While the Commonwealth Party advocates alternative energies, fusion research, energy conservation and environmental initiatives we also endorse nuclear fission energy as the best means of meeting the power needs of today's society. Why? Other types of electric generation (specifically fossil) are more certain to have adverse environmental consequences or to be less desirable in implementation. This is not to say nuclear power does not share some problems and controversies but weighing it all together and adding refinements, nuclear power is the best method when its contingencies are addressed.

How so? Fossil fuel electric generation will definitely cause environmental degradation while nuclear power is cleaner in process though storage of spent fuel-rods is a hot potato. Here those concerns can be lessened by adopting a similar method that the French use. They use their nuclear waste in a second tier of deriving power and thus they have less waste and more electricity production. On top of that, the Commonwealth Party proposes to get rid of such lowered nuclear waste from French-dip styled reactors by invoking a reliable and tested rocket system (or other method) to ferry waste to the moon or even consuming it as a fuel in a man-made "comet" shooting into the sun. Then again we might just "blow it up real good" far enough into space on pay-per-view no doubt. Whatever rocket system utilized would be designed to be cost effective and to have safety features for the nuclear payload such as high impact resistant compartments with high heat tolerances and even a parachute system for soft landings if need be.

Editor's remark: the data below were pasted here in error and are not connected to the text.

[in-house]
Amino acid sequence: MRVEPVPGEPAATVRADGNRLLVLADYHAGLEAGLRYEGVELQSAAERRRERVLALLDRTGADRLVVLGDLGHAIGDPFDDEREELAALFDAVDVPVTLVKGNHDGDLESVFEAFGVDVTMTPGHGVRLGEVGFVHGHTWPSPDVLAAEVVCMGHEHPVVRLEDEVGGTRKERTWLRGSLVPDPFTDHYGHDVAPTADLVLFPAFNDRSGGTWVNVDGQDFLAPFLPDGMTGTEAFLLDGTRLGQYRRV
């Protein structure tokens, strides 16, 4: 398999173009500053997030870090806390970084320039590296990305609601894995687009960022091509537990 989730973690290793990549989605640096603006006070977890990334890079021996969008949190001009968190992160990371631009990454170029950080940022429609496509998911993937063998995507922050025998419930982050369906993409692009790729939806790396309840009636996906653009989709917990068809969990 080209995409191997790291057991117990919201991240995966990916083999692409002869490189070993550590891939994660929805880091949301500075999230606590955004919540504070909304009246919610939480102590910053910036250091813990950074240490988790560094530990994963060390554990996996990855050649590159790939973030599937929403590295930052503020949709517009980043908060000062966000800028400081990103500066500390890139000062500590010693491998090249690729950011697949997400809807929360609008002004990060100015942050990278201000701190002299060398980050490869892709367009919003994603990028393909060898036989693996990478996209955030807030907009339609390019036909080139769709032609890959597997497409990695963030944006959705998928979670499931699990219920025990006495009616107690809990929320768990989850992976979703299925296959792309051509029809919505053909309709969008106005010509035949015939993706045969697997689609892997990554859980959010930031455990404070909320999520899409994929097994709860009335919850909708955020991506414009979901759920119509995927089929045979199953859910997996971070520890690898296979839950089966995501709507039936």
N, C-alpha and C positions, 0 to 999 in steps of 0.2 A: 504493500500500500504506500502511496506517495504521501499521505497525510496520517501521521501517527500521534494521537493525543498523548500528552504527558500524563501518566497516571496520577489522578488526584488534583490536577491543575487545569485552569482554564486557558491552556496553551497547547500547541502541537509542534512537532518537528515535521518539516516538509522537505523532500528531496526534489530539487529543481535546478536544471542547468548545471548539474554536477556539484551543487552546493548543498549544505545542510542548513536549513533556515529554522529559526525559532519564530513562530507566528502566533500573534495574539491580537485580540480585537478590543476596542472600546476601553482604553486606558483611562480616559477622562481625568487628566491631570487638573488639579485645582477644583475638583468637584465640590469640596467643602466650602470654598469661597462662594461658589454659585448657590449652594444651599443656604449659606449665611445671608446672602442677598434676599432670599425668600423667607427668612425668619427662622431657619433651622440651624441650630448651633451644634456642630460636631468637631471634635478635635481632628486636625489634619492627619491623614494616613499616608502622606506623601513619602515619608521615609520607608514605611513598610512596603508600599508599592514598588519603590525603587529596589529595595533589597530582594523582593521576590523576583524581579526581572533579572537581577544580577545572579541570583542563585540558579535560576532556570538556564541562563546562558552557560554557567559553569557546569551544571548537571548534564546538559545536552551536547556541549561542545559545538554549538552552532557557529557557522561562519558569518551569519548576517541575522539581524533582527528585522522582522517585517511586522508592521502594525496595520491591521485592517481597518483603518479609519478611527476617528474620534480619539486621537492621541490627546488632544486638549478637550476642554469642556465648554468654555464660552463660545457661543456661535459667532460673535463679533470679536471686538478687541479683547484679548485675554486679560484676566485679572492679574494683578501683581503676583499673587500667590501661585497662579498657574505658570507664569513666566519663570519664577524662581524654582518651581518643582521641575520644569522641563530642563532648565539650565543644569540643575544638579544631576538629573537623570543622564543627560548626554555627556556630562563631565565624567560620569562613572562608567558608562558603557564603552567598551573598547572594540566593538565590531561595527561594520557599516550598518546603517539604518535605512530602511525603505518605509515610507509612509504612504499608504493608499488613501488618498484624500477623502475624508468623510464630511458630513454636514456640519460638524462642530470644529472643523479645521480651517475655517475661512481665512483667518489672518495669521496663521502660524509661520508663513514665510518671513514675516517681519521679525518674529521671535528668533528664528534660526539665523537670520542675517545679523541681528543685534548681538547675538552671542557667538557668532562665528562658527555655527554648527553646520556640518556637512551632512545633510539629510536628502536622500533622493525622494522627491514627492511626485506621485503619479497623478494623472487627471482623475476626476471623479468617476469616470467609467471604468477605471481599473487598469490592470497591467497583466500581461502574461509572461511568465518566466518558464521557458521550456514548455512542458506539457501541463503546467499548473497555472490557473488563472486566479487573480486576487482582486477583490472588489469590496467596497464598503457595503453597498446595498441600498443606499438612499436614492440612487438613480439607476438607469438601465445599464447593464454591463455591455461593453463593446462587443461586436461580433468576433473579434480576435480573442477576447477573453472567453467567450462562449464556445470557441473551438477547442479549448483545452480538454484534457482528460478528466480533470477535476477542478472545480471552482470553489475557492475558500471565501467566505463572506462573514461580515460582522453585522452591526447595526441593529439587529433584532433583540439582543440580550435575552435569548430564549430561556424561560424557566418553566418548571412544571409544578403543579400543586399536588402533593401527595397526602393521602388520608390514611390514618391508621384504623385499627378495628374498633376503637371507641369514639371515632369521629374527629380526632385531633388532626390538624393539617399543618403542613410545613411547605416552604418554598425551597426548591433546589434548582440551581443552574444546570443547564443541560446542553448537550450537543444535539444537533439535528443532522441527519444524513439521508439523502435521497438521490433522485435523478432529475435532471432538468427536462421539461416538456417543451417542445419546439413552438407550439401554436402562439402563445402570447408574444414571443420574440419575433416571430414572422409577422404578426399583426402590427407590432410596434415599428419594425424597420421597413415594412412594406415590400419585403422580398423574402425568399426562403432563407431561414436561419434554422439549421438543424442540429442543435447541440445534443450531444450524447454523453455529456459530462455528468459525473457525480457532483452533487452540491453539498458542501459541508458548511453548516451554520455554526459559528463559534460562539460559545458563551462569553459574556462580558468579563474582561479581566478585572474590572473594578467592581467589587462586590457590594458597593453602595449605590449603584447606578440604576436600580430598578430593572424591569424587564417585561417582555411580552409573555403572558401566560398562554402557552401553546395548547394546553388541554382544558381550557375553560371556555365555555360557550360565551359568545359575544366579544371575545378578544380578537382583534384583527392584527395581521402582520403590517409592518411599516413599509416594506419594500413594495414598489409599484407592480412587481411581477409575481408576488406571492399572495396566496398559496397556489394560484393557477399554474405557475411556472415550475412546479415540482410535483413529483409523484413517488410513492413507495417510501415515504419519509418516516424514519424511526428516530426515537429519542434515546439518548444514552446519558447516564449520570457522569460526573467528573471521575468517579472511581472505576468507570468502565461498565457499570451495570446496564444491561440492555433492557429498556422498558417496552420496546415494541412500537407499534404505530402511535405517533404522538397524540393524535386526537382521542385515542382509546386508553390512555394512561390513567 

Ferrying the waste into space is an acceptable idea since space is full of cosmic radiation anyway, especially beyond the Earth's Van Allen radiation belts. The lowered waste and cheaper rocket payloads provide incentive to consider this method. However, some are saying this would be a lost opportunity since research now indicates we can diminish the waste even more by new methods. Such methods will consume it as fuel for electricity through even higher tier reactors than what the French have accomplished.

The events at Chernobyl and Fukushima are preventable and containable in the American design of reactors which are thickened and able to withstand the forces of nature or even a plane slamming into them. Yet spent fuel-rods should not be stored at the reactor for too long a period nor overly accumulate and multiple back-ups should be sufficiently layered to keep cooling systems going in the event of storms or quakes which would have prevented the Fukushima meltdown. While reactors on fault lines or flood zones have been designed to take those situations into account, they should be further examined in terms of layers of back-up protocols when events like Fukushima occur. The threats of cyber hacking or the outright physical security at plant locations should be addressed in due fashion. As long as all of these concerns and the effects of EMP and any long periods without the usual electricity sources for plant operations are taken into account - maintaining a record without major troubles at home - we can still endorse nuclear power.

Nuclear power has proven itself to be relatively safe overall despite some noteworthy incidents. With properly designed plants and back-up systems, nuclear reliability has been and can be further maintained. Consider the proportion of electricity that is nuclear-generated day after day and one will come to the same conclusion as science has over which method to rely on for large-scale power production. For now, nuclear is the best method with the least general environmental impact. Of course, we will still advocate alternative power sources, conservation and consider future development possibly away from large-scale, power-grid distribution as technology and economy will allow.